Allergies are a nuisance to people all over the world. For example, about 10% of the world's population suffers from food allergies alone. In our country, 55% of the population tests positive to one or more allergens. Allergies occur when your body's immune system overreacts to an allergen, which is a particle in the environment that is normally harmless. Some examples of allergens include pollen, dust, mold, medications, foods, additives to processed foods, cleaning products, and animal dander. One potential cause for such a high rate of allergies is the excess use of antibiotics, which negatively affects the immune system by causing it to hyper-react to allergens. People affected by allergies have an increased risk for developing asthma. 

Symptoms & Diagnosis

Allergens can affect many different areas of your body such as the nasal passages, skin, intestinal tract, and lungs. Because allergens can affect so many areas, there is a very wide array of possible associated symptoms, such as itchiness, postnasal drip, swelling, wheezing, sneezing, shortness of breath, and even vomiting or diarrhea. Furthermore, exposure to allergens can cause symptoms to present within minutes, or it may take days to manifest. 

The most commonly used allergy test by the medical community is the scratch (aka skin prick) test. This test is relatively effective at identifying allergens, but it carries the rare risk of a life-threatening anaphylactic reaction. Safer tests include the radioallergosorbent test and the enzyme linked immunosorbent assay, which test blood levels of specific antibodies. Another method of identifying allergens is the elimination-challenge diet. This diet involves the removal of certain foods for two or more weeks. The patient documents their symptoms while slowly continuing to remove specific foods until all allergic symptoms resolve. Then, the foods removed during the diet are slowly and systematically reintroduced until symptoms reappear. This method is effective at identifying allergies caused by food, but is very difficult to follow and results in low levels of patient compliance.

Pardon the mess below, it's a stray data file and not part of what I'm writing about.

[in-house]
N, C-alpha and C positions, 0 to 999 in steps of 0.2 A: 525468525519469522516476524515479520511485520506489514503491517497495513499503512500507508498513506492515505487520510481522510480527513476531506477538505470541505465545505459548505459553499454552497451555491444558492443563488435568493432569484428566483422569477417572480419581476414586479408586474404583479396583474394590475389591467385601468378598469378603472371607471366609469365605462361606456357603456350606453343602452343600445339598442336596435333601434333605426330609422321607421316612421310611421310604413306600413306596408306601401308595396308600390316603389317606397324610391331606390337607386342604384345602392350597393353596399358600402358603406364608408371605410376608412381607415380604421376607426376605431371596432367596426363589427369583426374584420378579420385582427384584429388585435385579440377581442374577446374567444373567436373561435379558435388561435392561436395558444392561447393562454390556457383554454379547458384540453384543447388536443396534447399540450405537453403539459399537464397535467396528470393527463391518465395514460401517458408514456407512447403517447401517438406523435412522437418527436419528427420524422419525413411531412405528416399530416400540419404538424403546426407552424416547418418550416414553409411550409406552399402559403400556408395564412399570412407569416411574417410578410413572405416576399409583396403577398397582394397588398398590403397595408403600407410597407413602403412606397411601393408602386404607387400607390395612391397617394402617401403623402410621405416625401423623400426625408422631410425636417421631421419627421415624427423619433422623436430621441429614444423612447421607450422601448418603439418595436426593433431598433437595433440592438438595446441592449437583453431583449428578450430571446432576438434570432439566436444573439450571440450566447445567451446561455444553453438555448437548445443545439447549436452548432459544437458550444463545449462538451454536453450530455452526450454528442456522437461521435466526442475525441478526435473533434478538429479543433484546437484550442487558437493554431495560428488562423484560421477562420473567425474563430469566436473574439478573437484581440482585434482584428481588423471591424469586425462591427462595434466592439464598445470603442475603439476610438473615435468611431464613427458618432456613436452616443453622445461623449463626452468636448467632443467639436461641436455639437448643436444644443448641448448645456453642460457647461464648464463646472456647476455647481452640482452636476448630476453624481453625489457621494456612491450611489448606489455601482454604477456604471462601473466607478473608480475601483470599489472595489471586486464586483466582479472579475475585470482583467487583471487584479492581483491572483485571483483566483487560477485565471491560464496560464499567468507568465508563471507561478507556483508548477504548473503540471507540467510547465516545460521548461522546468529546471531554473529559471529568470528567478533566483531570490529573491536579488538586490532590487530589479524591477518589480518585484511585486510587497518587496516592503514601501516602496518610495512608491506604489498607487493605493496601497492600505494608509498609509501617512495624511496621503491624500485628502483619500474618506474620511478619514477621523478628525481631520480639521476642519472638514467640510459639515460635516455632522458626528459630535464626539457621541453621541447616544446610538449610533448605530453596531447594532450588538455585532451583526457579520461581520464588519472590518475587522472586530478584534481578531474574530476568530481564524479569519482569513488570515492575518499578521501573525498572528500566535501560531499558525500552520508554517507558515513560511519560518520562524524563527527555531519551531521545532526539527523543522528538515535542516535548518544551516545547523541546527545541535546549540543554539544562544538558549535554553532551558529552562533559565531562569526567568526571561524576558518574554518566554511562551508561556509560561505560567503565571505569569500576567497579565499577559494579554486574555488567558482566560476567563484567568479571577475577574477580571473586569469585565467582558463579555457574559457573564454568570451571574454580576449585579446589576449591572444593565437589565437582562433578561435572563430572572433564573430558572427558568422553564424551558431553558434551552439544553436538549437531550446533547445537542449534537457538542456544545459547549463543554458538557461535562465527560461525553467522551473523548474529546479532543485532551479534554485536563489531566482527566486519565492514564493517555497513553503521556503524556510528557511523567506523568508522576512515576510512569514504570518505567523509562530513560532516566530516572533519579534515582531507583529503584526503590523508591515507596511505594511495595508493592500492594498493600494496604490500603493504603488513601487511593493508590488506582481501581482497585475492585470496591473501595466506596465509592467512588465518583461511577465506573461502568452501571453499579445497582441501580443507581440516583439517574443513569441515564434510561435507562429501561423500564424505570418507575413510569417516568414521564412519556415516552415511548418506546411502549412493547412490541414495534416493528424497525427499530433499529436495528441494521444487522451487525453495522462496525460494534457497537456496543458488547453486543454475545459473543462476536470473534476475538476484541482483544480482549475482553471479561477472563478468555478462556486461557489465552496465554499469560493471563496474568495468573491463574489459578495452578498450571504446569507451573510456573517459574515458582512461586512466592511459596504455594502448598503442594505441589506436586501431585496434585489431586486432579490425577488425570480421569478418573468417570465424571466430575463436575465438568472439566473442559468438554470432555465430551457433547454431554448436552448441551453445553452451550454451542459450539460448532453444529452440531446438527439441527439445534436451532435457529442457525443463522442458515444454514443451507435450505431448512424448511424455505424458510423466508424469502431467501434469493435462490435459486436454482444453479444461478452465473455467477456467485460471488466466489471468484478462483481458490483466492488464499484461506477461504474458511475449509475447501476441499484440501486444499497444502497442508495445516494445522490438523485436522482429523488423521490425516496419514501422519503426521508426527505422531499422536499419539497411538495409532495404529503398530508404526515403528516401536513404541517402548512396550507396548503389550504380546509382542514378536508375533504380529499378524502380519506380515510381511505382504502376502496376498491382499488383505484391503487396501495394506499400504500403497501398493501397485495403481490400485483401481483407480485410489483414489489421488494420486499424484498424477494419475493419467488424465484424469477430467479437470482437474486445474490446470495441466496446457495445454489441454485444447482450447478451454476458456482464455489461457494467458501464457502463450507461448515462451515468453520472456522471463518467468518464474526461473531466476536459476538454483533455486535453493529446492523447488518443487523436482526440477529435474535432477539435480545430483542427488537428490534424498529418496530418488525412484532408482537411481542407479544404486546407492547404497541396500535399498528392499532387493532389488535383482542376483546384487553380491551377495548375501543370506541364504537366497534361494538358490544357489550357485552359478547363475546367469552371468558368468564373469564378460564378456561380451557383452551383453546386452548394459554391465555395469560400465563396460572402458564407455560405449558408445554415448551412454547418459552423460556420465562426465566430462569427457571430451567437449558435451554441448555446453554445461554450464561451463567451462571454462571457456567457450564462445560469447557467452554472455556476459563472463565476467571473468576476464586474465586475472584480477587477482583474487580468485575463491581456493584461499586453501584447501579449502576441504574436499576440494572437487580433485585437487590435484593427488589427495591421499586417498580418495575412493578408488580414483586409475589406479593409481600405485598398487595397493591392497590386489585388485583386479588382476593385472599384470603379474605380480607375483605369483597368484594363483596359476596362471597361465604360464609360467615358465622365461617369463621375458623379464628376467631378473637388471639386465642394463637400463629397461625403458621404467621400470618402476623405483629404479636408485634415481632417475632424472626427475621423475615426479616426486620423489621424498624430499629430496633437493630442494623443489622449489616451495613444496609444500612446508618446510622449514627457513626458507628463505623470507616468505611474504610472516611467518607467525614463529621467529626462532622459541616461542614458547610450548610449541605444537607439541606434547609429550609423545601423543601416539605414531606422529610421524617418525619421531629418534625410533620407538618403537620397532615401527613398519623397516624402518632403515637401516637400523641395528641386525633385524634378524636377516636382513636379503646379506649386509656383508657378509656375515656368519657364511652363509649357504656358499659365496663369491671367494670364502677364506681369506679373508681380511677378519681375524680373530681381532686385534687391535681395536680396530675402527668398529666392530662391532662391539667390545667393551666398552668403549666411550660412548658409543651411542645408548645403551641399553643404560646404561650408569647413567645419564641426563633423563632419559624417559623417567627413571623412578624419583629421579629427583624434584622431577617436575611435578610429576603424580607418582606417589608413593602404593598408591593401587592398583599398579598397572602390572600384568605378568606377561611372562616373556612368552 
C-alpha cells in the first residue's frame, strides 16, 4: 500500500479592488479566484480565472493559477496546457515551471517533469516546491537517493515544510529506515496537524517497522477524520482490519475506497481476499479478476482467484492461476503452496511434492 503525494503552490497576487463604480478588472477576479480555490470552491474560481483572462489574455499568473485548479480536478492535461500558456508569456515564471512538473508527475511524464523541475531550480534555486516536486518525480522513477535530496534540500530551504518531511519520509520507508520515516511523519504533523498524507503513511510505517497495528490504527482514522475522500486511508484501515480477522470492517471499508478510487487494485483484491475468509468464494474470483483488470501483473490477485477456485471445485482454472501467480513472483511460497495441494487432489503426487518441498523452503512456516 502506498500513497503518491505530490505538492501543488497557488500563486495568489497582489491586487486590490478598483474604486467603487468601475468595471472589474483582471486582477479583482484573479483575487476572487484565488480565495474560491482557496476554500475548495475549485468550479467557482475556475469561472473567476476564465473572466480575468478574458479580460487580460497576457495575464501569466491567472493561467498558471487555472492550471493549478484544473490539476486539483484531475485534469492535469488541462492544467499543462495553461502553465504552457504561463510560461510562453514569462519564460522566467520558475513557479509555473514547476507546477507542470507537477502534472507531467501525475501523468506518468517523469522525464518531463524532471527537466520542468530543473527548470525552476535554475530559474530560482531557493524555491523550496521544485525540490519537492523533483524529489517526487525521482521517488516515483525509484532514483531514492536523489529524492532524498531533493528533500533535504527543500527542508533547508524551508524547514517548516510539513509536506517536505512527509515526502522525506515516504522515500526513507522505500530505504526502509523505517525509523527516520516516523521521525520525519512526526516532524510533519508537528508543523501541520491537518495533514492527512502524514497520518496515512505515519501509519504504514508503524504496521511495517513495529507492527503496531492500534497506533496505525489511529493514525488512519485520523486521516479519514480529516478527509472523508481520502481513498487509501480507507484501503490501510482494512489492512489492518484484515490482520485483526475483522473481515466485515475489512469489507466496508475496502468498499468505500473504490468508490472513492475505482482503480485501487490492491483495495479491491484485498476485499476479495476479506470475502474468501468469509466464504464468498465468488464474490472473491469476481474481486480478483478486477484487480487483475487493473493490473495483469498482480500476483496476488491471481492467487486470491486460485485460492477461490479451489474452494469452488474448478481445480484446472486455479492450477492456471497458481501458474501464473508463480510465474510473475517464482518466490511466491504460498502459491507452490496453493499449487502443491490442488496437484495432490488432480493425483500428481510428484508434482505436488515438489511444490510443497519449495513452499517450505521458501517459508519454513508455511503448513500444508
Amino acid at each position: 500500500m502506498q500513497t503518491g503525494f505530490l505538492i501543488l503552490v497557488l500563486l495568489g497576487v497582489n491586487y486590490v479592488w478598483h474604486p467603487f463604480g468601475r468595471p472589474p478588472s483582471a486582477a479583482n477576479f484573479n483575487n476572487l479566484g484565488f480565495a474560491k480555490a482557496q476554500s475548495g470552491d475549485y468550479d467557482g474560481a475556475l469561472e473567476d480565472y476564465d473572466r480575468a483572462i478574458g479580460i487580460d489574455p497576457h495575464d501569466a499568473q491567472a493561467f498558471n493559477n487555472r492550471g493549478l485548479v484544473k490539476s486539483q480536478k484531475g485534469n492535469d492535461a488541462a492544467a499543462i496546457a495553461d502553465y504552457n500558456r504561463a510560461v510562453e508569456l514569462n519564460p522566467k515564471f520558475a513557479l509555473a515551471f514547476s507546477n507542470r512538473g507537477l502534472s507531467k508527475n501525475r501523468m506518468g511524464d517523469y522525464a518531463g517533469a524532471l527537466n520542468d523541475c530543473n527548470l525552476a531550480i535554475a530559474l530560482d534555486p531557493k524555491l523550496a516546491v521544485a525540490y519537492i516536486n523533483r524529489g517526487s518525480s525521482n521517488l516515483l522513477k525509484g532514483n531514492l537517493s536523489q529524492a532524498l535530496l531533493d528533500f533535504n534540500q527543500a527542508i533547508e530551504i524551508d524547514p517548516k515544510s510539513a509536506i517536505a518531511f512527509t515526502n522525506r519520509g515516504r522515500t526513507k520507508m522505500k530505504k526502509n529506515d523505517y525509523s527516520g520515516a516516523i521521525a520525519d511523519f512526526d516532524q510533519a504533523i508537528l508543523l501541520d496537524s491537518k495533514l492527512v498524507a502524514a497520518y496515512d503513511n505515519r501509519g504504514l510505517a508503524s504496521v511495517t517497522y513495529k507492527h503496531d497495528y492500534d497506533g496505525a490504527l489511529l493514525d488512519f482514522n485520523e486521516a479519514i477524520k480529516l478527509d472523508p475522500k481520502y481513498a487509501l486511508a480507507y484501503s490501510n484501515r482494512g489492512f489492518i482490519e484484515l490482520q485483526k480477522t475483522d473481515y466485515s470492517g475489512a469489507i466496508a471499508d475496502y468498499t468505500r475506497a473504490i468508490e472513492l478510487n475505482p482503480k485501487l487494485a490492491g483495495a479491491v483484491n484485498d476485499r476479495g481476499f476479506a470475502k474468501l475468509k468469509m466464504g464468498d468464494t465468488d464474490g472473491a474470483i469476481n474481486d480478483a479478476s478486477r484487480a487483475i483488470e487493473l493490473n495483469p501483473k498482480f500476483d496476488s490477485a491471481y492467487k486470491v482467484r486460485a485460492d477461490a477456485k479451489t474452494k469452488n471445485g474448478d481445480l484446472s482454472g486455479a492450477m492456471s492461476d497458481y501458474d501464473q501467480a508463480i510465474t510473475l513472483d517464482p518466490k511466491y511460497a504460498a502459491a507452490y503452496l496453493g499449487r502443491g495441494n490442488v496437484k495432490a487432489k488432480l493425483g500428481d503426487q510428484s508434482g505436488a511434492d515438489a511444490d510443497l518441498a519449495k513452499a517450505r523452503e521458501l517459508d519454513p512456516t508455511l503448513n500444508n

Medical Treatment

The medical model's primary method of treating allergies is by instructing the patient to avoid the identified allergen (which may not even be a possibility) and treating the symptoms with pharmaceutical prescription or over-the-counter drugs that depress the body's immune response to the allergens. Such drugs include antihistamines, decongestants, and steroids. Treating allergies with medications can be effective at decreasing symptoms, however there are some people who find little to no relief with this method. And, like most medications, there are many side effects to these drugs, some of which are potentially deadly. Furthermore, treating allergies with medication does not address the main problem of why the body is overreacting to a normally harmless particle.

How We Can Help

The first step we take to help those suffering with allergies is to support the normal physiology of the body with special concentration on the immune system.

If the immune system is functioning properly, it will be able to respond appropriately to any allergen it encounters. Many patients respond quickly and favorably to this natural method of treatment, which addresses the cause of the problem rather than merely suppressing the symptoms. However, for patients with more complex cases, we will also identify the allergens causing their symptoms by utilizing one of the safer reliable allergy testing methods mentioned above or other more specialized blood tests. Once the allergens are identified, we help our patients remove those allergens from their environment, which can be more difficult than one may think.